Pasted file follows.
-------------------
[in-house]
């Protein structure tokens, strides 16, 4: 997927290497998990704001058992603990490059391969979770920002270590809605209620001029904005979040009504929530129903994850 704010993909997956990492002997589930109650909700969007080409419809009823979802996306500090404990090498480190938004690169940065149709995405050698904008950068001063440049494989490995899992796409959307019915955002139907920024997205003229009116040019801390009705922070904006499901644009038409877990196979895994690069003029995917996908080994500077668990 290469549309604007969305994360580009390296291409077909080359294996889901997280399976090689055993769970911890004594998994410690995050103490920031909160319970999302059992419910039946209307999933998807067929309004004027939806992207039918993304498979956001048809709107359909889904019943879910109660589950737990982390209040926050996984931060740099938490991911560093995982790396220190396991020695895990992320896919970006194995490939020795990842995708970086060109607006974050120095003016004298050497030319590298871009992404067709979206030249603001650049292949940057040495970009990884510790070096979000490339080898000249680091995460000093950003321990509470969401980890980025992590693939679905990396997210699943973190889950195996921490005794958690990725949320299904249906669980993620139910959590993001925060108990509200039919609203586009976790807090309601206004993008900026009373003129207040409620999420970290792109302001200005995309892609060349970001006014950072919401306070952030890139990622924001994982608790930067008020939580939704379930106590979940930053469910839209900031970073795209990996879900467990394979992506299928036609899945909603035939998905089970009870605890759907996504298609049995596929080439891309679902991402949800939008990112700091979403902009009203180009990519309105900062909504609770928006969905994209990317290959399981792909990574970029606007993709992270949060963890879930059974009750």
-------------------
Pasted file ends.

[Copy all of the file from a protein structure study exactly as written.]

[in-house]
């Protein structure tokens, strides 16, 4: 997927290497998990704001058992603990490059391969979770920002270590809605209620001029904005979040009504929530129903994850 704010993909997956990492002997589930109650909700969007080409419809009823979802996306500090404990090498480190938004690169940065149709995405050698904008950068001063440049494989490995899992796409959307019915955002139907920024997205003229009116040019801390009705922070904006499901644009038409877990196979895994690069003029995917996908080994500077668990 290469549309604007969305994360580009390296291409077909080359294996889901997280399976090689055993769970911890004594998994410690995050103490920031909160319970999302059992419910039946209307999933998807067929309004004027939806992207039918993304498979956001048809709107359909889904019943879910109660589950737990982390209040926050996984931060740099938490991911560093995982790396220190396991020695895990992320896919970006194995490939020795990842995708970086060109607006974050120095003016004298050497030319590298871009992404067709979206030249603001650049292949940057040495970009990884510790070096979000490339080898000249680091995460000093950003321990509470969401980890980025992590693939679905990396997210699943973190889950195996921490005794958690990725949320299904249906669980993620139910959590993001925060108990509200039919609203586009976790807090309601206004993008900026009373003129207040409620999420970290792109302001200005995309892609060349970001006014950072919401306070952030890139990622924001994982608790930067008020939580939704379930106590979940930053469910839209900031970073795209990996879900467990394979992506299928036609899945909603035939998905089970009870605890759907996504298609049995596929080439891309679902991402949800939008990112700091979403902009009203180009990519309105900062909504609770928006969905994209990317290959399981792909990574970029606007993709992270949060963890879930059974009750």